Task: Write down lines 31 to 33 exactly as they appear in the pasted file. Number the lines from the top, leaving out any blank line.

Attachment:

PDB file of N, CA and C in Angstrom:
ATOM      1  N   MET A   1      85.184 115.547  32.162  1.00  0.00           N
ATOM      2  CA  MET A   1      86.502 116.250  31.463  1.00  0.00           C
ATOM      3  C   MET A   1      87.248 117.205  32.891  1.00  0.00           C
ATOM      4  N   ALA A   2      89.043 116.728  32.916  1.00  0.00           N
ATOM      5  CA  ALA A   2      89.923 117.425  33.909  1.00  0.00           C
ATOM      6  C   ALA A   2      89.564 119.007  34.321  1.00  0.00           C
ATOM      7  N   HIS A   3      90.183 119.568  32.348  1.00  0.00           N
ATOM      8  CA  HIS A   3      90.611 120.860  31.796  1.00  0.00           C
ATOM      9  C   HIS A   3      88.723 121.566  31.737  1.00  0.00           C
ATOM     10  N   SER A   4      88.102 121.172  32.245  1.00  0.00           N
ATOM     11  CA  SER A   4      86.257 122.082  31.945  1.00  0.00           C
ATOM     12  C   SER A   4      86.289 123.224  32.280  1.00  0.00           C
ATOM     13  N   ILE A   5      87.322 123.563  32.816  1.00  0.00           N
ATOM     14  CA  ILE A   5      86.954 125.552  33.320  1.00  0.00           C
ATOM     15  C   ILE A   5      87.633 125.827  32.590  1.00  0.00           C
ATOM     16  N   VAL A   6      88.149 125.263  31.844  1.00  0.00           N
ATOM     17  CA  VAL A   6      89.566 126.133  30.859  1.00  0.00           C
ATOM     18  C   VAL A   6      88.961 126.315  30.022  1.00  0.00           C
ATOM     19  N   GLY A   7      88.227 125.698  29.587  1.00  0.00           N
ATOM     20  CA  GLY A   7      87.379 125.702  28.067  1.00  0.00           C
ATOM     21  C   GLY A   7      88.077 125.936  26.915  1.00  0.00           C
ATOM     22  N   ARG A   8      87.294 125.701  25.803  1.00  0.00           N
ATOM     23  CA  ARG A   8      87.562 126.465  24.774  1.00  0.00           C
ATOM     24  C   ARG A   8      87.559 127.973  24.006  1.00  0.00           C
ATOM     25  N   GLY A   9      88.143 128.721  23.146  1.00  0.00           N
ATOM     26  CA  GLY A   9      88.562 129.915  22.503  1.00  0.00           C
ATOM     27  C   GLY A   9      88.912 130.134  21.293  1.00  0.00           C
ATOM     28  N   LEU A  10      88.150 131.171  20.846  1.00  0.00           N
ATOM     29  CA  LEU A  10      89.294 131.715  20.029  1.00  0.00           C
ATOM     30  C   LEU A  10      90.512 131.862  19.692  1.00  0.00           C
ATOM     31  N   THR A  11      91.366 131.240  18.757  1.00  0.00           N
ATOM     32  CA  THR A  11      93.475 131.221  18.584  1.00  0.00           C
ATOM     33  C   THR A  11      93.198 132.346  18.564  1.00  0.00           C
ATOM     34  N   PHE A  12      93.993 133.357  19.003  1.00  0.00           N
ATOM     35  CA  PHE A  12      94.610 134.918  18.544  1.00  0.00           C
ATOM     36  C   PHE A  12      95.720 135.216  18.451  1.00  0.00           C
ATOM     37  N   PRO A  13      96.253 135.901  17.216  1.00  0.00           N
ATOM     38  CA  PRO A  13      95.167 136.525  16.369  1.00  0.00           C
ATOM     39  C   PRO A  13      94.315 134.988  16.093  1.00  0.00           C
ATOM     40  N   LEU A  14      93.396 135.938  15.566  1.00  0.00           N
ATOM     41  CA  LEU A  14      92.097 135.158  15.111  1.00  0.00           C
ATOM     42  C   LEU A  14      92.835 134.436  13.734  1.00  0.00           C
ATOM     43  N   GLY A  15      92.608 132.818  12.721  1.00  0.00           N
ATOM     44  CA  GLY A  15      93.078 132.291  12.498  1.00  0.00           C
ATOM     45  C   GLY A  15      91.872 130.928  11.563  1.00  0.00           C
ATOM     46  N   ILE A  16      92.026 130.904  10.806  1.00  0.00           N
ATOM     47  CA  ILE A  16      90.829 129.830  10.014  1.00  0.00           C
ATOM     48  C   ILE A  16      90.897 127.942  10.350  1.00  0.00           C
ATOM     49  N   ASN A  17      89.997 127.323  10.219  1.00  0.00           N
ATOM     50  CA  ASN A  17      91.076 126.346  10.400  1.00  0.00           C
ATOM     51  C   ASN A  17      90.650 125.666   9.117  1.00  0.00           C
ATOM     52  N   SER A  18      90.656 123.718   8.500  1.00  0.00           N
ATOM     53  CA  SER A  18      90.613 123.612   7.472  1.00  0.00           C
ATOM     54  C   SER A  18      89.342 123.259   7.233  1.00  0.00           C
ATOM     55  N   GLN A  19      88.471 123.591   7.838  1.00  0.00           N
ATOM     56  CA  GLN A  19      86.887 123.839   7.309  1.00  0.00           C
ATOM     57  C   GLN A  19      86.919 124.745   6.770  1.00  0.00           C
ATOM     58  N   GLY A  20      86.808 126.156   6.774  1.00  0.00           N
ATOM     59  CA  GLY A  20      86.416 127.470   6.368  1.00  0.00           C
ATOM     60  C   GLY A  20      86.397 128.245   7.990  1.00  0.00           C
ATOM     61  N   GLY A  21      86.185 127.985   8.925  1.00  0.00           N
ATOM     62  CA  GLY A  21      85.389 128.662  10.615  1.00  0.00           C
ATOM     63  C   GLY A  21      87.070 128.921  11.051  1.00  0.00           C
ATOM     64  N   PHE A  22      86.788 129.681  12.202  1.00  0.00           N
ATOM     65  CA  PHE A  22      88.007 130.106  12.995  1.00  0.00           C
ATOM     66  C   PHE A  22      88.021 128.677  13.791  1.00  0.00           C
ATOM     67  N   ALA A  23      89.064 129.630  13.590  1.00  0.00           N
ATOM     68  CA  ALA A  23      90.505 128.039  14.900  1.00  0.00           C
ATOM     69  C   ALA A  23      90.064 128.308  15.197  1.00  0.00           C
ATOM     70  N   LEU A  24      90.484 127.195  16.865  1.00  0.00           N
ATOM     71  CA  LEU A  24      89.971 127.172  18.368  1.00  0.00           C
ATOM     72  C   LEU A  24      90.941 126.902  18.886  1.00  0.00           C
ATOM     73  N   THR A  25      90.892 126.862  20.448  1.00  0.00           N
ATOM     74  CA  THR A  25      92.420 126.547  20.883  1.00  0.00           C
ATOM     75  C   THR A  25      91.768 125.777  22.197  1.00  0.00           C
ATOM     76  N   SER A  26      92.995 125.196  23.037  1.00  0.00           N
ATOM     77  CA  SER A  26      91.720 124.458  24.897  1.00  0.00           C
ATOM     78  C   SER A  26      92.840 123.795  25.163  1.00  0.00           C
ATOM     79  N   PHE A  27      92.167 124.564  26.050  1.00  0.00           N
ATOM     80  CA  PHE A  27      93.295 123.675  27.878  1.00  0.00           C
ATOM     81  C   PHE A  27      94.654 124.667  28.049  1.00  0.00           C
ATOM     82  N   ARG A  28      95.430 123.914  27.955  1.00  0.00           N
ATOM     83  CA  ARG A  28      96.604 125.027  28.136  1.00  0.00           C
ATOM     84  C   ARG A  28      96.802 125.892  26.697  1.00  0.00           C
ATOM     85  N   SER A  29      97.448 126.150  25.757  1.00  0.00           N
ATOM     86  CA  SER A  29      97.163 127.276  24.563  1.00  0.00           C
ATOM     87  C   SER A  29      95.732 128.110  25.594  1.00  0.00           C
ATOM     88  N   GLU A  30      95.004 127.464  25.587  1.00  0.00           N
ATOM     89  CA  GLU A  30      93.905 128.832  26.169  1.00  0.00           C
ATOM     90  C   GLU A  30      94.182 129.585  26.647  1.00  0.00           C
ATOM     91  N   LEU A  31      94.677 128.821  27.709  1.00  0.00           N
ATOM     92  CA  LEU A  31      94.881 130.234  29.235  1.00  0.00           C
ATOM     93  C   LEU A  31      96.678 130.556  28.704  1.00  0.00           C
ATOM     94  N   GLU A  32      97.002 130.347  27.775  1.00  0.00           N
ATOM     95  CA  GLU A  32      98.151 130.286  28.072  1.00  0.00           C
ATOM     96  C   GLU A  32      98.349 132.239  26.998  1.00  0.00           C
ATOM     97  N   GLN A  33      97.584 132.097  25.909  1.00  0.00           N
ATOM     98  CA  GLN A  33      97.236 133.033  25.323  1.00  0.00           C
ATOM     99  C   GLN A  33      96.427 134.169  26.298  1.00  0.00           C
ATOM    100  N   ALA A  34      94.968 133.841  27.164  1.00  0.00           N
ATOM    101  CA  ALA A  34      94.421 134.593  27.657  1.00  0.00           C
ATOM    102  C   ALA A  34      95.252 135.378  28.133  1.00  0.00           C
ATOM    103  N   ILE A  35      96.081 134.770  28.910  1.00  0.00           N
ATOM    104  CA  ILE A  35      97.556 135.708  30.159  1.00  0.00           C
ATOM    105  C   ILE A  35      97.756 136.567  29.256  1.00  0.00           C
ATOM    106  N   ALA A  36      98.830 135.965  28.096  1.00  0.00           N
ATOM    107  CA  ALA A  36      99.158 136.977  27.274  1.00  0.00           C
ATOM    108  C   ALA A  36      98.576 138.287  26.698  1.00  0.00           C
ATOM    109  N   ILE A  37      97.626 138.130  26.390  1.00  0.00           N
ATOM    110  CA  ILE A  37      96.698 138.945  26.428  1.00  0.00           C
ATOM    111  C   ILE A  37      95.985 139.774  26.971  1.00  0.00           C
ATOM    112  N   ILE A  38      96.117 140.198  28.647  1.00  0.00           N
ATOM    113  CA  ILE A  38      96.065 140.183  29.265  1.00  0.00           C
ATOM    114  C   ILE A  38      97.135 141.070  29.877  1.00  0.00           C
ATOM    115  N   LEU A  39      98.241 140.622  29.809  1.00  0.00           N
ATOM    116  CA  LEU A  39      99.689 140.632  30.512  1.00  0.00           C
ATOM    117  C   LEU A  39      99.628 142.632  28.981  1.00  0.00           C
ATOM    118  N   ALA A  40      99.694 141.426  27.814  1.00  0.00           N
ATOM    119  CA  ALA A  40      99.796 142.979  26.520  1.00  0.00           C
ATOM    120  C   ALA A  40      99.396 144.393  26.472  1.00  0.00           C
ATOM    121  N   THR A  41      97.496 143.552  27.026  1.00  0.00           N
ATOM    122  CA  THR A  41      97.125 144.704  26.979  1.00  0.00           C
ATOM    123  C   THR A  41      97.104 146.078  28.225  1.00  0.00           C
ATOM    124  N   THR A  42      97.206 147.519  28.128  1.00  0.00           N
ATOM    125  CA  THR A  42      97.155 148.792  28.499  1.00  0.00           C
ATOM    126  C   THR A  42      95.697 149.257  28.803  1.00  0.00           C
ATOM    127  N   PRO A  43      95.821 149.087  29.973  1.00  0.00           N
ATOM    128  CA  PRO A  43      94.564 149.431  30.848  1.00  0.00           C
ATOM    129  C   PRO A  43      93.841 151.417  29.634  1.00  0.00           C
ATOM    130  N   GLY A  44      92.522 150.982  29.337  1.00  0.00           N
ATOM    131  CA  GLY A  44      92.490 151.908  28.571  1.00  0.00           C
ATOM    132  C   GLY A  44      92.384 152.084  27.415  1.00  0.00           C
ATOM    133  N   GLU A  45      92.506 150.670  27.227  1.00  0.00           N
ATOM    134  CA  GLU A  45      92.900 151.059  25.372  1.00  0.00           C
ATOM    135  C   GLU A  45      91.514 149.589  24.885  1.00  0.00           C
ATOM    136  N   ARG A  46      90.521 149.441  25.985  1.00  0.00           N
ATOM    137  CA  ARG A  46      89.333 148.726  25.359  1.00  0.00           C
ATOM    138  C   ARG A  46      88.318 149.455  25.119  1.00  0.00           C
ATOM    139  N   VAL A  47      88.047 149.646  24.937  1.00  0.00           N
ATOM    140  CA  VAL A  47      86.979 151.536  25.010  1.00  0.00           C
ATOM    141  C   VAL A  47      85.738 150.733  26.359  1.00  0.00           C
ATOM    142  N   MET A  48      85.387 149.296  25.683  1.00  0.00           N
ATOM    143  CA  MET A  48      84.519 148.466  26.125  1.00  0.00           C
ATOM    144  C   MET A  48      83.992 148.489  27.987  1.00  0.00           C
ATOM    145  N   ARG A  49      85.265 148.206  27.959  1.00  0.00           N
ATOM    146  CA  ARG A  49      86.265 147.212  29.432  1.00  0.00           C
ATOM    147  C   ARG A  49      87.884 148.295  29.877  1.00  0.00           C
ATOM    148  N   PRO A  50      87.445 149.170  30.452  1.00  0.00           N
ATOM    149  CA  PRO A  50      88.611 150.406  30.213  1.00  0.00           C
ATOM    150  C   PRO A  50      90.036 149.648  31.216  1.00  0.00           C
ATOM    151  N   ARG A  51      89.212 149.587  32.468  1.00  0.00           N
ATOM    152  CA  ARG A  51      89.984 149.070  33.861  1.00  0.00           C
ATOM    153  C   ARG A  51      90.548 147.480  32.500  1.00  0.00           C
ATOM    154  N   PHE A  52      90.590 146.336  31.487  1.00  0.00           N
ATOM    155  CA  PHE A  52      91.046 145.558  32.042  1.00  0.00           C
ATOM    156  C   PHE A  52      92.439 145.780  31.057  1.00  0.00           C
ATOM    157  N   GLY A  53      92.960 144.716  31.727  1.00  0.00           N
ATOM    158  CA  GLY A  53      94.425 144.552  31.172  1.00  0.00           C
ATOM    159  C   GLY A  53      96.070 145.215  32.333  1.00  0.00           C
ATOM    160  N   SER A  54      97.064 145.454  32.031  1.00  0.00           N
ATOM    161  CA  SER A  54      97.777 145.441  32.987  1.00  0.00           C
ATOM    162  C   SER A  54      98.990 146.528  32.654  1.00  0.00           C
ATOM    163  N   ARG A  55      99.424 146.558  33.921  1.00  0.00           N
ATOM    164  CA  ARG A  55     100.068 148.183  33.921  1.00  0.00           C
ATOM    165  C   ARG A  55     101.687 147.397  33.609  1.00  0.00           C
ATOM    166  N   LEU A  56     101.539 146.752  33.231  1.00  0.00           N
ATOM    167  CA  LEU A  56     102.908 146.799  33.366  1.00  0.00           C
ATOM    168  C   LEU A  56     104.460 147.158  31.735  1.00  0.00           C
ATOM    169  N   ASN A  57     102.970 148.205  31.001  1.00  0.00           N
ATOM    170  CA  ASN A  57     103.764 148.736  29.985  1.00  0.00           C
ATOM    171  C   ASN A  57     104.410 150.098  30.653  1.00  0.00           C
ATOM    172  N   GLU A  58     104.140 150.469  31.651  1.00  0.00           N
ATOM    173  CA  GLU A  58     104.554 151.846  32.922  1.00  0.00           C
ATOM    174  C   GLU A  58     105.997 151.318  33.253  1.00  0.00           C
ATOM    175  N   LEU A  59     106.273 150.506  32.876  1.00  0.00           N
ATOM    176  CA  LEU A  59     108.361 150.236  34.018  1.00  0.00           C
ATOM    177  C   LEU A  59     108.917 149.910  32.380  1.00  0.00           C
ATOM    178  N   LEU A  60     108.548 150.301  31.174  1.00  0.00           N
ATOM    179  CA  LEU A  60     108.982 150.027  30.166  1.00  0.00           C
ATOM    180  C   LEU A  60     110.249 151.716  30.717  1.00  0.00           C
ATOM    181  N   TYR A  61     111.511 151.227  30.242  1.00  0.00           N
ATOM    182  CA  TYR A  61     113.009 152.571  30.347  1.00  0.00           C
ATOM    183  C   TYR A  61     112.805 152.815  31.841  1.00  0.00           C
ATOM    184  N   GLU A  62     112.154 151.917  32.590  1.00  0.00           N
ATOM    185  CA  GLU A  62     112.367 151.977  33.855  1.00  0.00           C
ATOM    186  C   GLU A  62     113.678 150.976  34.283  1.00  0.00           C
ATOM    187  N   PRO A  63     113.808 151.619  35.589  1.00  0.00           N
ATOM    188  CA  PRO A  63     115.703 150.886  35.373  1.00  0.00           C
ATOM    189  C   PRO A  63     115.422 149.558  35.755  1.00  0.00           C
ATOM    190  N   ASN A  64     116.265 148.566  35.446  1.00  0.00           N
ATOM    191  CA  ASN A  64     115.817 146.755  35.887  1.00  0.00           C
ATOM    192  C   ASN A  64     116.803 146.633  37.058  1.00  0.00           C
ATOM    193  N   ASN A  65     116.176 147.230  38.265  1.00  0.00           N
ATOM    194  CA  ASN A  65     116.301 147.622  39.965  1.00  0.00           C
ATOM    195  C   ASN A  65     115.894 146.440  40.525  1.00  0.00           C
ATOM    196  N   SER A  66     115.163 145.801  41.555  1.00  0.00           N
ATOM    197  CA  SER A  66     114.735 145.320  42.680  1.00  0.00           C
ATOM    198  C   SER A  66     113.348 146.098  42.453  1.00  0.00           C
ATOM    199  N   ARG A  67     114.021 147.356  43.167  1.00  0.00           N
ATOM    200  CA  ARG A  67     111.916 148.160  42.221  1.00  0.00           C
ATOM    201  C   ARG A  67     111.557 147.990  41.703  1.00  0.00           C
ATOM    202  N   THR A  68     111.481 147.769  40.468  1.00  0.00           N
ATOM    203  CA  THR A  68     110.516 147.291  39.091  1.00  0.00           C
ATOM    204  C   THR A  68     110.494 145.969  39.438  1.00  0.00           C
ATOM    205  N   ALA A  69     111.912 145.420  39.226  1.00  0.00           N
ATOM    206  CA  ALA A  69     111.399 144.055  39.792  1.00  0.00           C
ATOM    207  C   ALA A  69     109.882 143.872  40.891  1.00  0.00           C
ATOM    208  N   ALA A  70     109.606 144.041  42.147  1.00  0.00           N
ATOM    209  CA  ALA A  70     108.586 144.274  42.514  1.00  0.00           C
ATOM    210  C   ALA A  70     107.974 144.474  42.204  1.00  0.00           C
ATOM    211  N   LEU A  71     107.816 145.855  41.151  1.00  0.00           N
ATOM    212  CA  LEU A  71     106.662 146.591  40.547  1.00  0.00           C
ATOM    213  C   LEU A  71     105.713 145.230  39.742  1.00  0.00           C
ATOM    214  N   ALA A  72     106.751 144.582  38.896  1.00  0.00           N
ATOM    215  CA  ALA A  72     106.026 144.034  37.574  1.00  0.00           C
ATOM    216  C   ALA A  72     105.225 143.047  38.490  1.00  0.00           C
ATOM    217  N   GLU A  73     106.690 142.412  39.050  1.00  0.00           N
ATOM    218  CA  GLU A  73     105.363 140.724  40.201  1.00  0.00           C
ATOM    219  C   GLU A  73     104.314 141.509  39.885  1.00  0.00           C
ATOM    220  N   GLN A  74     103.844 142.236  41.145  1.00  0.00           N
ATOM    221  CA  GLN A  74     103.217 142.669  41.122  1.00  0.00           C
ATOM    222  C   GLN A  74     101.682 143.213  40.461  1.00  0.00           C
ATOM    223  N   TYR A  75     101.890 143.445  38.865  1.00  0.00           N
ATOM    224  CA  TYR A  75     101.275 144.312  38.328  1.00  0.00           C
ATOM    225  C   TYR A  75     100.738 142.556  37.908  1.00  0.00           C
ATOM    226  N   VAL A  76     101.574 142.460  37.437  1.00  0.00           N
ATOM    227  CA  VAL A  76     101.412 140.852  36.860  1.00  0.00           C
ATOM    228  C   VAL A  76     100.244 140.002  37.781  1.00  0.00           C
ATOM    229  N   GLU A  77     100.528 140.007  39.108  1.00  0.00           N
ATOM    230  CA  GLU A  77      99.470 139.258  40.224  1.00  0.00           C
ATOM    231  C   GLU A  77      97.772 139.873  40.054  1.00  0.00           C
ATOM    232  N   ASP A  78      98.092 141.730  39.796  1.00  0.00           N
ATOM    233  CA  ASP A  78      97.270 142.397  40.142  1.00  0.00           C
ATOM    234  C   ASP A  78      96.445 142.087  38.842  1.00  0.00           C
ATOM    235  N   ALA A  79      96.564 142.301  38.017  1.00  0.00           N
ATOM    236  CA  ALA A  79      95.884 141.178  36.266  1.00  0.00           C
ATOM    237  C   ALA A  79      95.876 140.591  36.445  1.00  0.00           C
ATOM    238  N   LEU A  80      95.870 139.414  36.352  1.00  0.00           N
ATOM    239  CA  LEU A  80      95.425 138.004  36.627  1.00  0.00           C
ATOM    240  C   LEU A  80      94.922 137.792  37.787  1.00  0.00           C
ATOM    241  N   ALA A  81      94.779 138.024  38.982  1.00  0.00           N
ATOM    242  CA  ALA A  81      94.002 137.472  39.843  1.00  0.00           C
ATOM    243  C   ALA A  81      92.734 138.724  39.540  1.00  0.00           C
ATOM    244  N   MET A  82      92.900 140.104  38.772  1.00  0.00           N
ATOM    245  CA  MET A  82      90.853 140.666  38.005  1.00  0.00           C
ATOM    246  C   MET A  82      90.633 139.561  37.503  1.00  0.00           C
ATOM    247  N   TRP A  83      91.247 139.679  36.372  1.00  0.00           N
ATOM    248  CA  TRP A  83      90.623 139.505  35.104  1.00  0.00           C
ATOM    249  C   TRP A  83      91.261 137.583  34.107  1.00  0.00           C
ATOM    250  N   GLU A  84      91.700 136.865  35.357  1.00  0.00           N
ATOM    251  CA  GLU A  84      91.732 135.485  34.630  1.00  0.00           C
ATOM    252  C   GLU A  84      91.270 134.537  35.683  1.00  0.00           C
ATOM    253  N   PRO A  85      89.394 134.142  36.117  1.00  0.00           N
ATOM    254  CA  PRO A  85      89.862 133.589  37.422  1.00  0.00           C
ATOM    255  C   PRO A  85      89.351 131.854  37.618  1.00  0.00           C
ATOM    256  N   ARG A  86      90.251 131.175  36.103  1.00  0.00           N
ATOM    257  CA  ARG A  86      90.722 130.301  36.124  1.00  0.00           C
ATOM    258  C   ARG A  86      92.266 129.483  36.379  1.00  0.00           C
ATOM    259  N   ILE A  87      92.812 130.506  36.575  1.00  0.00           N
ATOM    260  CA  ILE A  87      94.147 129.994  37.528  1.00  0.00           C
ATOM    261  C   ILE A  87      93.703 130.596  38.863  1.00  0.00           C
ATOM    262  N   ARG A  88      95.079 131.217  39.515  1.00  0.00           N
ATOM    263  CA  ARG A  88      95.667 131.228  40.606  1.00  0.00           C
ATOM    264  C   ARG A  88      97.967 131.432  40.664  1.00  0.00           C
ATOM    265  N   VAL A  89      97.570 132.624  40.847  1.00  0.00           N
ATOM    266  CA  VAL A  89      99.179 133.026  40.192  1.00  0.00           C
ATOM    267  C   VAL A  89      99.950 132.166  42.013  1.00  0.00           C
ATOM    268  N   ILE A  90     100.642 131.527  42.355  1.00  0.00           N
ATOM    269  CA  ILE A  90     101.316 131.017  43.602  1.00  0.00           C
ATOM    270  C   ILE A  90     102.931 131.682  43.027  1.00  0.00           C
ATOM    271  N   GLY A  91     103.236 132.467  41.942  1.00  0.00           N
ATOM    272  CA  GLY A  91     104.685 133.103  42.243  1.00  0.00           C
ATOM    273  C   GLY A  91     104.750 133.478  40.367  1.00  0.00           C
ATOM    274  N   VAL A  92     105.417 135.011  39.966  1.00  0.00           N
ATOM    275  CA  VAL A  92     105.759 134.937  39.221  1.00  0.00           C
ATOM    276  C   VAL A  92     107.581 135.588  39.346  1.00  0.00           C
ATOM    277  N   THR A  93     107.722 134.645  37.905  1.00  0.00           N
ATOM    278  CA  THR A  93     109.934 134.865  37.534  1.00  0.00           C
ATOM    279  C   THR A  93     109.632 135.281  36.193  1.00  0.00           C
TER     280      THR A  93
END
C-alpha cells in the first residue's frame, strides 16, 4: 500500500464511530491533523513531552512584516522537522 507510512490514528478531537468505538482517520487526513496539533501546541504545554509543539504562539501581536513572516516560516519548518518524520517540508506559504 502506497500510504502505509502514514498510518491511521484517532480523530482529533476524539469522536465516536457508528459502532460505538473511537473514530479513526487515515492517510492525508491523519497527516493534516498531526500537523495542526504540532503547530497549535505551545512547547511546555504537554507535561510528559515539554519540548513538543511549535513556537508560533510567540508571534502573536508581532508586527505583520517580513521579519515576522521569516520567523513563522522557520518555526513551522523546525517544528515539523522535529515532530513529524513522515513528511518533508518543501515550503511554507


ATOM     30  C   LEU A  10      90.512 131.862  19.692  1.00  0.00           C
ATOM     31  N   THR A  11      91.366 131.240  18.757  1.00  0.00           N
ATOM     32  CA  THR A  11      93.475 131.221  18.584  1.00  0.00           C